AZ schools math requirement hiked
Capitol Media Services

Dec. 11, 2007

Mandates for graduation increasing, starting with current 7th-, 8th-graders

By Howard Fischer

Tucson, Arizona | Published:

PHOENIX Students now in eighth grade will have to take a third year of math two are now required to graduate from high school under a new policy adopted unanimously Monday by the state Board of Education.

For this year's seventh-graders and beyond, the bar will be even higher. They will have to take four years of math, and a third year of science, to get a diploma.

That includes the already required algebra I and geometry courses, plus a new requirement for algebra II or its equivalent, and a fourth course that includes "significant math content" as determined by the local school board.

Board members did agree to let some students, with parental permission, get out of that fourth year of math.

But board President Karen Nicodemus said this "personal curriculum" should not be seen as an "opt out" for youngsters who simply don't like math. Nor does she believe youngsters should be advised ahead of time this is an option.

"The personal curriculum is intended to be an exception," said Nicodemus, who also is president of Cochise College.

State School Superintendent Tom Horne said the process of getting out of that fourth year of math is deliberately meant to be difficult. In fact, he said it should be for students who just barely pass the math portion of the AIMS test, which measures whether students have learned the essentials of algebra I and geometry.

Horne said students who qualify for the personal curriculum still would have to take a third math-related course in their senior year. But he said it wouldn't have to be a "math" course in the traditional sense.

"You could take a career technical education course that had math involved with it, you could take an arts course that had math involved with it," he said. Similarly, Horne said some economics courses might also qualify if they have math components, like calculating interest rates.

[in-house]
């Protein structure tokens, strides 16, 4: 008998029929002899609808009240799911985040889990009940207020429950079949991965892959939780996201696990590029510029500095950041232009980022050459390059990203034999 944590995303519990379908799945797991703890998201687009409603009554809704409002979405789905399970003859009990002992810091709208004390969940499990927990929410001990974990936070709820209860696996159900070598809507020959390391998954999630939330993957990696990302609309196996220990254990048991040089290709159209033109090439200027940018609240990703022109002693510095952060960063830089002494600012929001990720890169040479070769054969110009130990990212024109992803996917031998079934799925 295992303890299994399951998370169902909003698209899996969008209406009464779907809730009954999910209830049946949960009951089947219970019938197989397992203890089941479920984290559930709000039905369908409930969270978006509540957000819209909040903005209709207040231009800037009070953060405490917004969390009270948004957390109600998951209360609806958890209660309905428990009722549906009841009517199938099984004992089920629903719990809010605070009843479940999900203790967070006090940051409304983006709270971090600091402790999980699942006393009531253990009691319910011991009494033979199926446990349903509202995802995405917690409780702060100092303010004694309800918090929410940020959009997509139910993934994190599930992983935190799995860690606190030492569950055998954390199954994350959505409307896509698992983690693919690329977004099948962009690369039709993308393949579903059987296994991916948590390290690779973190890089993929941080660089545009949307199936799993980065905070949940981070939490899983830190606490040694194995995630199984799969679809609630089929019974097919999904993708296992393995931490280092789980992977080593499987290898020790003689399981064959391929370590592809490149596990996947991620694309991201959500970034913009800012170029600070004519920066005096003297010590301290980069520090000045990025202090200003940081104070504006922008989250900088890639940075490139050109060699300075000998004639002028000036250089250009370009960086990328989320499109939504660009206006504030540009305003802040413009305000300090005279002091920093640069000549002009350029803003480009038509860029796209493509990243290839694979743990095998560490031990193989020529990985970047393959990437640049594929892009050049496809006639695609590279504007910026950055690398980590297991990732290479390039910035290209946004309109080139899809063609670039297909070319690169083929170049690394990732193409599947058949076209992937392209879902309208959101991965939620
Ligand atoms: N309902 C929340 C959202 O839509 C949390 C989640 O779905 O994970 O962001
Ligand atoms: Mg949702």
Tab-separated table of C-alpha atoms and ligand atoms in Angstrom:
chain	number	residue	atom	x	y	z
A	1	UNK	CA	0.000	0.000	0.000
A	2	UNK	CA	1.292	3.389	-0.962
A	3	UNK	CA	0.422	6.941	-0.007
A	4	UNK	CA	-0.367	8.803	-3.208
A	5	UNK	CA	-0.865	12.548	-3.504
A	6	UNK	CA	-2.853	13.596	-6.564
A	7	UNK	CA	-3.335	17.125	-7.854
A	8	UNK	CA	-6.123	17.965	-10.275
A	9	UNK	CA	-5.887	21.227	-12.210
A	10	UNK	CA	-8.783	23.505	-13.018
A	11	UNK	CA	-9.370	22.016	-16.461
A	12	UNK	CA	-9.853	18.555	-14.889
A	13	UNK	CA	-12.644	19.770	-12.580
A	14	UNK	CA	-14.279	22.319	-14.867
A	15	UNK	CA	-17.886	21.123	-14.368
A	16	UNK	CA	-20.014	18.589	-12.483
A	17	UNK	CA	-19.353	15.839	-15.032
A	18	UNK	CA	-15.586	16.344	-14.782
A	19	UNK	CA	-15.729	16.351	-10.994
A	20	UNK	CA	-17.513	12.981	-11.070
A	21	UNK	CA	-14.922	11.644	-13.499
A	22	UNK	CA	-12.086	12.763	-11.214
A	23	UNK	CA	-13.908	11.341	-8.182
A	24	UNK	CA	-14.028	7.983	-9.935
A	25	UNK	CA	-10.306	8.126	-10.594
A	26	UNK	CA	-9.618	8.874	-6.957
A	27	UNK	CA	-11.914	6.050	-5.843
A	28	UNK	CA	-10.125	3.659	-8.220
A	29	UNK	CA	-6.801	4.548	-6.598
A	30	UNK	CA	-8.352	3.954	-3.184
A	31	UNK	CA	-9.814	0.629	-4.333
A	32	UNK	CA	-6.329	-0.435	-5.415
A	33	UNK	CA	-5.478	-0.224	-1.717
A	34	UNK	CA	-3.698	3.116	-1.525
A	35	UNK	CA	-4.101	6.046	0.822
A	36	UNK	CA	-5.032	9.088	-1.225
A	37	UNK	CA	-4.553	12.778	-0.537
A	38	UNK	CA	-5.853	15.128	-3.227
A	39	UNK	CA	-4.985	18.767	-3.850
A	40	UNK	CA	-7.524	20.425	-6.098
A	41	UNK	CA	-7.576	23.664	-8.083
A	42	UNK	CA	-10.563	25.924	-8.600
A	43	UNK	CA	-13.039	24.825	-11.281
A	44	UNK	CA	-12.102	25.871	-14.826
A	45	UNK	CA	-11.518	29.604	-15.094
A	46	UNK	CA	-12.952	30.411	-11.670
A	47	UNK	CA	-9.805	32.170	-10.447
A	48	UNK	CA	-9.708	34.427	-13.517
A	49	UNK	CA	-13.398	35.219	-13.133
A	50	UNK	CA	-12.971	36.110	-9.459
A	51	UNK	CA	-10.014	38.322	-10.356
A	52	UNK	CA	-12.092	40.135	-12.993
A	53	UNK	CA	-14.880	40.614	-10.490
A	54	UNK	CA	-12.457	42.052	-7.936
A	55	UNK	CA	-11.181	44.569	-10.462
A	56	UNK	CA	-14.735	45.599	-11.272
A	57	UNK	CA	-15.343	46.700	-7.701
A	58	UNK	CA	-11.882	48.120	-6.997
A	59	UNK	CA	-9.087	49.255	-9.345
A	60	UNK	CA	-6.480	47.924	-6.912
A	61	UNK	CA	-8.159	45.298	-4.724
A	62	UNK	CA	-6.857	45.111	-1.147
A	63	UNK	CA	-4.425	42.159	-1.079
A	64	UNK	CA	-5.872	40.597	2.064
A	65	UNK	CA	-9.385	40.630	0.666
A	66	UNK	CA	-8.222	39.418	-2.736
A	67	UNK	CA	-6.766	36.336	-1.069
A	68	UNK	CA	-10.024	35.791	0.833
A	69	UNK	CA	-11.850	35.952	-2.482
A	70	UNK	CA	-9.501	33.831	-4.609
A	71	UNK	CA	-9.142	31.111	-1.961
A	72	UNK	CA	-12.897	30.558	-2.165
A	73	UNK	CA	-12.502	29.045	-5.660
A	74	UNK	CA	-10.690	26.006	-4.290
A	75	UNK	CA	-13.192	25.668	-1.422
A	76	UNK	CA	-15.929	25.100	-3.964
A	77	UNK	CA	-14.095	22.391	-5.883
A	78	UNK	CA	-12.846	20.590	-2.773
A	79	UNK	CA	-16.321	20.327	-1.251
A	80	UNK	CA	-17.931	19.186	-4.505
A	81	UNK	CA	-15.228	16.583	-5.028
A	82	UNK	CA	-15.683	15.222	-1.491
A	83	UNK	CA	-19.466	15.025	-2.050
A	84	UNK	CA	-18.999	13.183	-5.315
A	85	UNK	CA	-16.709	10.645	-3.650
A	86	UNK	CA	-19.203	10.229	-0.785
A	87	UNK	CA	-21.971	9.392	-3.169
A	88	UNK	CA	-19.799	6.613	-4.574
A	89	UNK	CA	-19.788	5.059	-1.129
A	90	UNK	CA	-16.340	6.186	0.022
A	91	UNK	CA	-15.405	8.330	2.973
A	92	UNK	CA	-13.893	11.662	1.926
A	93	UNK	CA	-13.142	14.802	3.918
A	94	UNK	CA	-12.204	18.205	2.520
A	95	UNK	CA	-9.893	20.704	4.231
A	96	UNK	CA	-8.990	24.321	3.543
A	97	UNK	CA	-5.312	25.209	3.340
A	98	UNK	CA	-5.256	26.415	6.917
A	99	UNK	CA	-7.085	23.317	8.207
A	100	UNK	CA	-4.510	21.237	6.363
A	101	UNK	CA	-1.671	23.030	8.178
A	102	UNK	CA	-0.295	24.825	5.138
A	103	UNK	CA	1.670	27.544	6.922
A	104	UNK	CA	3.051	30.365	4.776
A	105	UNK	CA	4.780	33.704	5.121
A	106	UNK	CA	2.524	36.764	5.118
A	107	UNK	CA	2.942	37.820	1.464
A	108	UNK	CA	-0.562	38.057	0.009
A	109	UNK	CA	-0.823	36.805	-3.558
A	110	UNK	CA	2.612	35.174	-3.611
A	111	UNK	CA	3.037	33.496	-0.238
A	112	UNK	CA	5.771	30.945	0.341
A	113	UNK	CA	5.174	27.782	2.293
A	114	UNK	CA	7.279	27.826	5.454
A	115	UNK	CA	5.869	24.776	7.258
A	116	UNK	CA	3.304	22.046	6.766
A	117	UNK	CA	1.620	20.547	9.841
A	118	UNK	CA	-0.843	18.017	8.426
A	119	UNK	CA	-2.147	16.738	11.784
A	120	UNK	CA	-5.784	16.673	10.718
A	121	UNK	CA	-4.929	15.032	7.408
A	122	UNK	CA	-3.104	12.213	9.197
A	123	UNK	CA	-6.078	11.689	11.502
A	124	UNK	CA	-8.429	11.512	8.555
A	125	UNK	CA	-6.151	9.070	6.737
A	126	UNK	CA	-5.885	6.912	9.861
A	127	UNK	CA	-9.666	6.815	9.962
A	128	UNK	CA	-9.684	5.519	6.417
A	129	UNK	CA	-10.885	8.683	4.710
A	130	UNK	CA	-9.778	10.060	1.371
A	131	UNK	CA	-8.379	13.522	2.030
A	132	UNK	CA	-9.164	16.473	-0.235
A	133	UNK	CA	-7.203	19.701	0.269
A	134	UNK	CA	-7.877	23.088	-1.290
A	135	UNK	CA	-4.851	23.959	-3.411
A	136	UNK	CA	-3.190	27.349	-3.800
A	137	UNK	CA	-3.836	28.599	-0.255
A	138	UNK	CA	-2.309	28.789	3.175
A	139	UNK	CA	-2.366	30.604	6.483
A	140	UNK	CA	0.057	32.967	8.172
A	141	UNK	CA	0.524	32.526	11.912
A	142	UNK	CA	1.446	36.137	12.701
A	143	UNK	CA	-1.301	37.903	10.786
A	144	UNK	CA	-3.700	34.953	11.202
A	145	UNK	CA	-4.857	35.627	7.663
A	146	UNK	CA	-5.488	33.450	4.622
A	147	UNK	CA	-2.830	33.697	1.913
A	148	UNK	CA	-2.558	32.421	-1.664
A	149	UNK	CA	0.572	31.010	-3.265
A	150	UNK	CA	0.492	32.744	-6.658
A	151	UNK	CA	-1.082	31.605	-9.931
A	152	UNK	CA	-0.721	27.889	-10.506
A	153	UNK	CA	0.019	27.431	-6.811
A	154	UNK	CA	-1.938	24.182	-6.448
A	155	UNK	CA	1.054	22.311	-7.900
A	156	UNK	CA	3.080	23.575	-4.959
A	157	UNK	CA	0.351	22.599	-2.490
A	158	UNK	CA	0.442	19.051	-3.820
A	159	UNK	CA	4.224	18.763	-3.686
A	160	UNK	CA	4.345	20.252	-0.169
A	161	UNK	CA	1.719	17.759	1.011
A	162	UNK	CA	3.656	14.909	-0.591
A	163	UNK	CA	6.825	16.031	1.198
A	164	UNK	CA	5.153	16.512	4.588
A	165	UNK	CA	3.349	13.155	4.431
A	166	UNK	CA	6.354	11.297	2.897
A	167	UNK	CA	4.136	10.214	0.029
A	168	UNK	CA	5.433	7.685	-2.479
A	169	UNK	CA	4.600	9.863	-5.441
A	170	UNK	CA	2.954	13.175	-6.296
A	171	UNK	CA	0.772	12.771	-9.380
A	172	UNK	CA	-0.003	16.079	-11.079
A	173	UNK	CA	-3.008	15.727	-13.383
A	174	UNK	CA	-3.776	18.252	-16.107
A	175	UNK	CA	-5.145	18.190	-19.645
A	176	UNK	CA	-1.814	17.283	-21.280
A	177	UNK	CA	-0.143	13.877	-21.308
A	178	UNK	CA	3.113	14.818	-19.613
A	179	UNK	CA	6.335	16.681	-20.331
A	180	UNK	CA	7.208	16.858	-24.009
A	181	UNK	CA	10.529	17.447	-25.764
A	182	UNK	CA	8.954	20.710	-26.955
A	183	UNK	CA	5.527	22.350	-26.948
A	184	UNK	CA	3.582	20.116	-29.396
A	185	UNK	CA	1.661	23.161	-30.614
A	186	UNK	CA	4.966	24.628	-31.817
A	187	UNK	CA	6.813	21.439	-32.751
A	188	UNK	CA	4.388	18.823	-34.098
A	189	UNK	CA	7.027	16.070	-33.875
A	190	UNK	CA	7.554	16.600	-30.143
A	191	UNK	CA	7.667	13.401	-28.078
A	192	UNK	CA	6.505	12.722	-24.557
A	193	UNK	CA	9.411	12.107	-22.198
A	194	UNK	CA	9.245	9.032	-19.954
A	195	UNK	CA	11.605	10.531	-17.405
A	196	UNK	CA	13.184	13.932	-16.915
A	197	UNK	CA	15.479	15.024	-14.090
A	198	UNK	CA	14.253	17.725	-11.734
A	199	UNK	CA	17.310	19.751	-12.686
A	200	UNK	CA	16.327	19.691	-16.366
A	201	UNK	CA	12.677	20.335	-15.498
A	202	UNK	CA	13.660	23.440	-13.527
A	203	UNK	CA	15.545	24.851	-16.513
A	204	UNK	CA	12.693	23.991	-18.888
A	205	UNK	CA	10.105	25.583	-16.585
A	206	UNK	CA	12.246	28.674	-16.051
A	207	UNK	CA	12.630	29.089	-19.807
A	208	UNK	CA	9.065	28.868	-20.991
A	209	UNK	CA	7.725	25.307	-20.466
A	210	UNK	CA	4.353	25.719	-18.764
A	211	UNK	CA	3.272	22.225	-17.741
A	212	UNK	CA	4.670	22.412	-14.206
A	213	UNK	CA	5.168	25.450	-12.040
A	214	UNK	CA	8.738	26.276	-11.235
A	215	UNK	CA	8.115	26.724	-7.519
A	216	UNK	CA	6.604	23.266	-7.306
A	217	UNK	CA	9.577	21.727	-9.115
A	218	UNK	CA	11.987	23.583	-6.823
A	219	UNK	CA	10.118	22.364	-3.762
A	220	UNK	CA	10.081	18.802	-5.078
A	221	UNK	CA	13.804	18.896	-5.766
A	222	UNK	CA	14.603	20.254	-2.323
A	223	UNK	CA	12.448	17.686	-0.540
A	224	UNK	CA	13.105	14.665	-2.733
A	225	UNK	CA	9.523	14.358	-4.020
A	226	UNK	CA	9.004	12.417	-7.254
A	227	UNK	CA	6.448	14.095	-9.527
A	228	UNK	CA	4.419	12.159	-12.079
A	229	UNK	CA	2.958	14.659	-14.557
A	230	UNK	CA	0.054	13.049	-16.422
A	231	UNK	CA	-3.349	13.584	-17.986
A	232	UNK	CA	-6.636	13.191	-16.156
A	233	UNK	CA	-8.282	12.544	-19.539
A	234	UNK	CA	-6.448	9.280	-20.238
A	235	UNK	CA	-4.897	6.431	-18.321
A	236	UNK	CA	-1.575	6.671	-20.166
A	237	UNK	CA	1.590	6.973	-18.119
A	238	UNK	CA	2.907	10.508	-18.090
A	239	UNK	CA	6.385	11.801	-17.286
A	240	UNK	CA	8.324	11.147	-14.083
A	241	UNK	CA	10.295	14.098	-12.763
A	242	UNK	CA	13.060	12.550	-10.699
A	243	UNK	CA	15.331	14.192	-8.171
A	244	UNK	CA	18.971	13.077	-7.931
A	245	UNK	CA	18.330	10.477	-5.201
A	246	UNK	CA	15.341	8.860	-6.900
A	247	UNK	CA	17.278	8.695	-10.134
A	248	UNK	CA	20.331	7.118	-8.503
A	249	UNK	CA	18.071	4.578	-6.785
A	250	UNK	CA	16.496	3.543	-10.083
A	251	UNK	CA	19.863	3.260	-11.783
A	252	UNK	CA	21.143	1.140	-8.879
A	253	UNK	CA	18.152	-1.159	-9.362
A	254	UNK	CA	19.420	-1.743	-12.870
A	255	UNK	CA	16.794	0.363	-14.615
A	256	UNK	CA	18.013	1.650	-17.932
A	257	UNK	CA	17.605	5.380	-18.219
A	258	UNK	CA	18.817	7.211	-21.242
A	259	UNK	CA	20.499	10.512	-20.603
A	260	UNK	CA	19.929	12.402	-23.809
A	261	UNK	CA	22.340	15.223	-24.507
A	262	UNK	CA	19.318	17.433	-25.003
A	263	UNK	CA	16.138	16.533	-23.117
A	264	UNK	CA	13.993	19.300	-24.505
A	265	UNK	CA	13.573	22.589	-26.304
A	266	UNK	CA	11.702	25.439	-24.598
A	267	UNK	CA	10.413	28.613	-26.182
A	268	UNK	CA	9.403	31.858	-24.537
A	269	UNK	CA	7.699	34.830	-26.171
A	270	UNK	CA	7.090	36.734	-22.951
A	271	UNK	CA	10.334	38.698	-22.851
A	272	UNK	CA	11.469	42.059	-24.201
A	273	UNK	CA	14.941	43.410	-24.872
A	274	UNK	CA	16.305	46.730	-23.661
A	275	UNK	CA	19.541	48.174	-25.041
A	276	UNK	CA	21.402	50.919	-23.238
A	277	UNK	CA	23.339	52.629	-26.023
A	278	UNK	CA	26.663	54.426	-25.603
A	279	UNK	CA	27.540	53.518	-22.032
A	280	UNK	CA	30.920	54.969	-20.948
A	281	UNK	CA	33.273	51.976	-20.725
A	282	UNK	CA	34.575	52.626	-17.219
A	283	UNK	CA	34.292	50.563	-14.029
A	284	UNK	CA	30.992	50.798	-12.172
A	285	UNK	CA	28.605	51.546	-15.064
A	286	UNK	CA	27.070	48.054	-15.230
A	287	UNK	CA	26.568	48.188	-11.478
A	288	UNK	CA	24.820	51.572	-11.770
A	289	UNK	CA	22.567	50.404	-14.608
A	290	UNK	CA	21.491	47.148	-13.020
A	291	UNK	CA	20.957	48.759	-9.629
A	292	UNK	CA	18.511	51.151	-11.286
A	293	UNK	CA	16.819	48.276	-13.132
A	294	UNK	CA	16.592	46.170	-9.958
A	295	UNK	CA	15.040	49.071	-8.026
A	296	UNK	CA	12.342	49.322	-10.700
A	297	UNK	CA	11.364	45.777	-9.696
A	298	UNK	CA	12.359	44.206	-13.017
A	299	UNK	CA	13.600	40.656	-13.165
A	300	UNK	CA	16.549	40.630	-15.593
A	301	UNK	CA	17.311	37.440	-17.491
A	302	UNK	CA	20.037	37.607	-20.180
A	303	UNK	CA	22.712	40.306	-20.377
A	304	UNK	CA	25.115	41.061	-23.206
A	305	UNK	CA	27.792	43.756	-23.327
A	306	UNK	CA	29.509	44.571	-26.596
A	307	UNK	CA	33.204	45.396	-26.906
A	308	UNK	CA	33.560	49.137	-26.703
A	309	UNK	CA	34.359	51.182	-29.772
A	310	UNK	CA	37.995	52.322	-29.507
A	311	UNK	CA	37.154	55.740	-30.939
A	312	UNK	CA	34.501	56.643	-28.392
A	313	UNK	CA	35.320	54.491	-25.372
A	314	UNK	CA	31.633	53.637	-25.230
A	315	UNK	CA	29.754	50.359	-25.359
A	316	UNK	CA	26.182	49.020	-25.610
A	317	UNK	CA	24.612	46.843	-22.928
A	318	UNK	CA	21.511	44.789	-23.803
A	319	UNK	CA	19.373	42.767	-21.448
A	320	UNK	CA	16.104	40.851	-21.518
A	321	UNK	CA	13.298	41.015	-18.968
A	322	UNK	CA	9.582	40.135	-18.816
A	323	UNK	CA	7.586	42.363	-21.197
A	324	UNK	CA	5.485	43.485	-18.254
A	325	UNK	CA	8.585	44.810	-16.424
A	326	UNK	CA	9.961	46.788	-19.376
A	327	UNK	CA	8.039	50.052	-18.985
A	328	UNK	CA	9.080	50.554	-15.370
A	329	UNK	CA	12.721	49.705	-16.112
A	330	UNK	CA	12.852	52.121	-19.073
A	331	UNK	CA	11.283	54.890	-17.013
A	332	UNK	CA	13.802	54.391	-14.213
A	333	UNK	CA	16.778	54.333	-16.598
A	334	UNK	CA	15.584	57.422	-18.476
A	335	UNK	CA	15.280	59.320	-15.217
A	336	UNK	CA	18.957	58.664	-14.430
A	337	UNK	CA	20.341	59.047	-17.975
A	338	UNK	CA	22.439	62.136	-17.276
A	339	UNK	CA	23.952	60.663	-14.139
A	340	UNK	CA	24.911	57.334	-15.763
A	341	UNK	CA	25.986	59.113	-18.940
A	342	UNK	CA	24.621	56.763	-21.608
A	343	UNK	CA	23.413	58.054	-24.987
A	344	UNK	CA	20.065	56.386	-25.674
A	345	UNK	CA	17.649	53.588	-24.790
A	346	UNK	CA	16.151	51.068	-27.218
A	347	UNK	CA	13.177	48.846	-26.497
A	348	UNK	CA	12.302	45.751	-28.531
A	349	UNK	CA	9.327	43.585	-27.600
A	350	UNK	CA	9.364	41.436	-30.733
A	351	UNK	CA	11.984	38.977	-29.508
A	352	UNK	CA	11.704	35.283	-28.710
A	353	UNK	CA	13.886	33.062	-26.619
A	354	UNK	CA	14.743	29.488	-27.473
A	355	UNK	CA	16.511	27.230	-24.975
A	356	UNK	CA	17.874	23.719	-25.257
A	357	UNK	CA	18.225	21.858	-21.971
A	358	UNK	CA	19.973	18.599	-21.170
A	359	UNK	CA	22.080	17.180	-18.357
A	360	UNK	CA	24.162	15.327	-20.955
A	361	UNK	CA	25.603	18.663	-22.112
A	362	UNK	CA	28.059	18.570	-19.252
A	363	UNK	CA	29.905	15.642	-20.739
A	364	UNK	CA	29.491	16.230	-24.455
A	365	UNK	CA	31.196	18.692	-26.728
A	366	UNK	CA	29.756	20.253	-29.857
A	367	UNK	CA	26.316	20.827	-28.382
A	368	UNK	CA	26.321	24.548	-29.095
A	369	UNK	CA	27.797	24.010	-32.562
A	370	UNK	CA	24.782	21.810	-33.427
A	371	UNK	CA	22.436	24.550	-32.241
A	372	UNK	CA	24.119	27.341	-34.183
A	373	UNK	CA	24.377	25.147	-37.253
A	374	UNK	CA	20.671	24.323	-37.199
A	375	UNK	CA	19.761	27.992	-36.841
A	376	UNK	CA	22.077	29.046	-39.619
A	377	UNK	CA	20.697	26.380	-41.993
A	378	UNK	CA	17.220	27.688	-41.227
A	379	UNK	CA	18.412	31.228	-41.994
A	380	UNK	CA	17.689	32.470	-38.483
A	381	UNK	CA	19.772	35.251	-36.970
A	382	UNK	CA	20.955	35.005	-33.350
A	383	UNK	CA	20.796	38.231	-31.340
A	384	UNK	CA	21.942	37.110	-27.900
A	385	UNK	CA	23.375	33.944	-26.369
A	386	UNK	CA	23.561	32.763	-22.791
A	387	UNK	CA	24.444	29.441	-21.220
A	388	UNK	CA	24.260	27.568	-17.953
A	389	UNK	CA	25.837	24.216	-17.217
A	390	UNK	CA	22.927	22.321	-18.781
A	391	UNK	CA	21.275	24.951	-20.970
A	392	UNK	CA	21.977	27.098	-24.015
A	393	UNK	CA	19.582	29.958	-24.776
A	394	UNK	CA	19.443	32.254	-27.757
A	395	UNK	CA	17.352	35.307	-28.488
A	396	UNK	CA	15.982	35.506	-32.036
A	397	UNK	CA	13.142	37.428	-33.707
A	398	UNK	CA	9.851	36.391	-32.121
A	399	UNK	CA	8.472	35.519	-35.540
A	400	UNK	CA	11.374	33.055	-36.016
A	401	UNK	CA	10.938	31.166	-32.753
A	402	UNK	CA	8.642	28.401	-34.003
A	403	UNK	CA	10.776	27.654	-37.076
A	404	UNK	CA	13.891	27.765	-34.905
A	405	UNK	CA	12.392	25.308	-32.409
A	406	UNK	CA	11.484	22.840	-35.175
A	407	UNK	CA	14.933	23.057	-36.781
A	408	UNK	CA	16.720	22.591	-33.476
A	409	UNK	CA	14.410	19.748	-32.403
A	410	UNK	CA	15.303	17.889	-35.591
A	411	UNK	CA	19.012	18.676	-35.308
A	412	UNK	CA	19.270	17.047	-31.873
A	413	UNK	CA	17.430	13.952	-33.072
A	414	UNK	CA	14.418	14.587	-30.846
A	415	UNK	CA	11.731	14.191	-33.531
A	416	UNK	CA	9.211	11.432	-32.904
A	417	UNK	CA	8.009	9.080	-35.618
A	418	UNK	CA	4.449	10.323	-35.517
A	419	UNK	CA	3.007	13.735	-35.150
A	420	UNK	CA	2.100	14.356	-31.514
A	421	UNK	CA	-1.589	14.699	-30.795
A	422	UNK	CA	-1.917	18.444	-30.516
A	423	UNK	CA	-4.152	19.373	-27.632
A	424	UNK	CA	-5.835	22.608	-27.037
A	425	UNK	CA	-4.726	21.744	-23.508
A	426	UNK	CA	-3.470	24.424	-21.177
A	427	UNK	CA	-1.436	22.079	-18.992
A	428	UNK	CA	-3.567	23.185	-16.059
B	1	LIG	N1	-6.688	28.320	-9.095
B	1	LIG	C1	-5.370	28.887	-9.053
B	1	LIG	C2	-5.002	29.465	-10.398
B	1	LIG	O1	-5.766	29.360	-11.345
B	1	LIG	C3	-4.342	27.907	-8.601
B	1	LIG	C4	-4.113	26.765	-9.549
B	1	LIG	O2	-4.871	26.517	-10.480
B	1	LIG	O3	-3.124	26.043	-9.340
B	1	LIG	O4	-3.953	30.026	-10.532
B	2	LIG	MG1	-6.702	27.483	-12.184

Representatives of education groups who spoke to the board Monday were generally supportive of the change, though Penny Kotterman, associate director of the K-12 Center, which works on teacher-development programs, said some teachers fear the new mandate might result in more students dropping out.

But Mildred Norman, who runs a non-profit organization offering after-school programs, questioned mandating more math for all students. She said all youngsters are different and have different needs.

"I'm afraid you're trying to make little robots out of all of them," she said. Norman said there are many professions where higher-level math is unnecessary.

Nicodemus, however, said that ignores the changing nature of the economy.

"In the 21st century, the majority of the jobs that pay high wages will require the kind of skills that we're putting in place," she said.

She agreed there will be professions that don't require more than basic algebra and geometry. But Nicodemus said Arizona should not be in a situation where many of its graduates are competing for what may be fewer and fewer jobs.

Board members also agreed to scrap, for now, plans to require all schools to also offer a new "regents diploma," which would be awarded to students who completed more than the basic graduation requirements, including two years of a foreign language as well as specific science and math courses.

Some foes of that plan said it would result in a two-tiered system, reducing the perceived value of the regular diploma.

Nicodemus said she hopes to revive that plan at some future date.